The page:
Ælla, a Tragical Interlude

Original Text: 
Thomas Chatterton], Poems, supposed to have been written at Bristol, by Thomas Rowley ... , ed. Thomas Tyrwhitt (London: T. Payne, 1777). B-10 8184 Fisher Rare Book Library (Toronto).
FYRSTE MYNSTRELLE
...
160      The boddynge flourettes bloshes atte the lyghte;
161    The mees be sprenged wyth the yellowe hue;
162    Ynn daiseyd mantels ys the mountayne dyghte;
163    The nesh yonge coweslepe bendethe wyth the dewe;
164    The trees enlefed, yntoe Heavenne straughte,
165Whenn gentle wyndes doe blowe to whestlyng dynne ys broughte.
166      The evenynge commes, and brynges the dewe alonge;
167    The roddie welkynne sheeneth to the eyne;
168    Arounde the alestake Mynstrells synge the songe;
169    Yonge ivie rounde the doore poste do entwyne;
170    I laie mee onn the grasse; yette, to mie wylle,
171Albeytte alle ys fayre, there lackethe somethynge stylle.
SECONDE MYNSTRELLE
172      So Adam thoughtenne, whann, ynn Paradyse,
173    All Heavenn and Erthe dyd hommage to hys mynde;
174    Ynn Womman alleyne mannes pleasaunce lyes;
175    As Instruments of joie were made the kynde.
176    Go, take a wyfe untoe thie armes, and see
177Wynter and brownie hylles wyll have a charme for thee.
THYRDE MYNSTRELLE
178      Whanne Autumpne blake and sonne-brente doe appere,
179    With hys goulde honde guylteynge the falleynge lefe,
180    Bryngeynge oppe Wynterr to folfylle the yere,
181    Beerynge uponne hys backe the riped shefe;
182    Whan al the hyls wythe woddie sede ys whyte;
183Whanne levynne-fyres and lemes do mete from far the syghte;
184      Whann the fayre apple, rudde as even skie,
185    Do bende the tree unto the fructyle grounde;
186    When joicie peres, and berries of blacke die,
187    Doe daunce yn ayre, and call the eyne arounde;
188    Thann, bee the even foule or even fayre,
189Meethynckes mie hartys joie ys steynced wyth somme care.
...
MYNSTRELLES SONGE
844  O! synge untoe mie roundelaie,
845O! droppe the brynie teare wythe mee,
846Daunce ne moe atte hallie daie,
847Lycke a reynynge ryver bee;
848       Mie love ys dedde,
849       Gon to hys death-bedde,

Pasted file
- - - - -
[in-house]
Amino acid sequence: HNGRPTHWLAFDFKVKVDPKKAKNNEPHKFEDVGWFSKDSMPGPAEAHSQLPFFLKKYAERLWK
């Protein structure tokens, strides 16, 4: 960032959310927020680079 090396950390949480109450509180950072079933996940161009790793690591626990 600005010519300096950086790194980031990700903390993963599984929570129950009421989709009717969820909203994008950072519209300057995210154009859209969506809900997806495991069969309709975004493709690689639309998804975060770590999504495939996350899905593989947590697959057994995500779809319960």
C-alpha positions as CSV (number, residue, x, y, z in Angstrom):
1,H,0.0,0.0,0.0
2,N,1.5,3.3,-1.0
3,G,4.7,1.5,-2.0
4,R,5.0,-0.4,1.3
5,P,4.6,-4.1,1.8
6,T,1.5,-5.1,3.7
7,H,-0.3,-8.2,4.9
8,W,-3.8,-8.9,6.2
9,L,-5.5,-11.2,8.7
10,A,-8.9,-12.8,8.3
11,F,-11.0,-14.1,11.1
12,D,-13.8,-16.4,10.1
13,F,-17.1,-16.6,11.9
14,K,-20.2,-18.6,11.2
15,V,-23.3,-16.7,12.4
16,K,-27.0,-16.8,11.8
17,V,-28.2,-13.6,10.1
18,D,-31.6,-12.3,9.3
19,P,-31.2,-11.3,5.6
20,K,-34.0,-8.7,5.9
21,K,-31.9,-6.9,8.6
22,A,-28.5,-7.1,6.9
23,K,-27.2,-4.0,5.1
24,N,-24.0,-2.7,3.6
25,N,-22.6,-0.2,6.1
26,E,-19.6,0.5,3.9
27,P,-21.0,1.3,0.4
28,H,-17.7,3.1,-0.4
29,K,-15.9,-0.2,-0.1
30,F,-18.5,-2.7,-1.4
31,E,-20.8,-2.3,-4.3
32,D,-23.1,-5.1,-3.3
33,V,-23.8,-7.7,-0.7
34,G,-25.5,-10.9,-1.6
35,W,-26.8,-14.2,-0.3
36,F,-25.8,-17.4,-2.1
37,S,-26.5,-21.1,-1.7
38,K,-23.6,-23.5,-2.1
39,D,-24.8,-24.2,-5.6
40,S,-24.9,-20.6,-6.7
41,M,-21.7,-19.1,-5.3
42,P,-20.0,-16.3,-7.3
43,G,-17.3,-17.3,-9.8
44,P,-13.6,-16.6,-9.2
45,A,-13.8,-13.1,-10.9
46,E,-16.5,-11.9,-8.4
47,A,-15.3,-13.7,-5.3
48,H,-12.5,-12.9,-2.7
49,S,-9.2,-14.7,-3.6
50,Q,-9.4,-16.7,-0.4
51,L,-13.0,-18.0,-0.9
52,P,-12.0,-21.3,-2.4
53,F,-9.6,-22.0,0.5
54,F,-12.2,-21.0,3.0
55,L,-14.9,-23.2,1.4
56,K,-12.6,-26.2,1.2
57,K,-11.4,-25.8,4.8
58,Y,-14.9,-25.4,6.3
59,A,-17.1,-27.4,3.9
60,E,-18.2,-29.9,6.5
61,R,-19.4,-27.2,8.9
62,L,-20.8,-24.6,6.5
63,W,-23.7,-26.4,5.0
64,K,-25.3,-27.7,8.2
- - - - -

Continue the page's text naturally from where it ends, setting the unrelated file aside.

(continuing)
850       Al under the wyllowe tree.
851  Black hys cryne as the wyntere nyghte,
852Whyte hys rode as the sommer snowe,
853Rodde hys face as the mornynge lyghte,
854Cale he lyes ynne the grave belowe;
855       Mie love ys dedde,
856       Gon to hys deathe-bedde,
857       Al under the wyllowe tree.
858  Swote hys tyngue as the throstles note,
859Quycke ynn daunce as thoughte canne bee,
860Defte hys taboure, codgelle stote,
861O! hee lyes bie the wyllowe tree:
862       Mie love ys dedde,
863       Gone to hys deathe-bedde,
864       Alle underre the wyllowe tree.
865  Harke! the ravenne flappes hys wynge,
866In the briered delle belowe;
867Harke! the dethe-owle loude dothe synge,
868To the nyghte-mares as heie goe;
869       Mie love ys dedde,
870       Gon to hys deathe-bedde,
871       Al under the wyllowe tree.
872  See! the whyte moone sheenes onne hie;
873Whyterre ys mie true loves shroude;
874Whyterre yanne the mornynge skie,
875Whyterre yanne the evenynge cloude;
876       Mie love ys dedde,
877       Gon to hys deathe-bedde,
878       Al under the wyllowe tree.
879  Heere, uponne mie true loves grave,
880Schalle the baren fleurs be layde,
881Nee one hallie Seyncte to save
882Al the celness of a mayde.
883       Mie love ys dedde,
884       Gonne to hys death-bedde,
885       Alle under the wyllowe tree.
886  Wythe mie hondes I'lle dente the brieres
887Rounde his hallie corse to gre,
888Ouphante fairie, lyghte youre fyres,
889Heere mie boddie stylle schall bee.
890       Mie love ys dedde,
891       Gon to hys deathe-bedde,
892       Al under the wyllowe tree.
893  Comme, wythe acorne-coppe and thorne,
894Drayne mie hartys blodde awaie;
895Lyfe and all yttes goode I scorne,
896Daunce bie nete, or feaste by daie.
897       Mie love ys dedde,
898       Gon to hys death-bedde,
899       Al under the wyllowe tree.
900  Waterre wytches, crownede wythe reytes,
901Bere mee to yer leathalle tyde.
902I die; I comme; mie true love waytes.
903Thos the damselle spake, and dyed.
Publication Start Year: 
1777
RPO poem Editors: 
N. J. Endicott
RPO Edition: 
2RP 2.773.
Rhyme: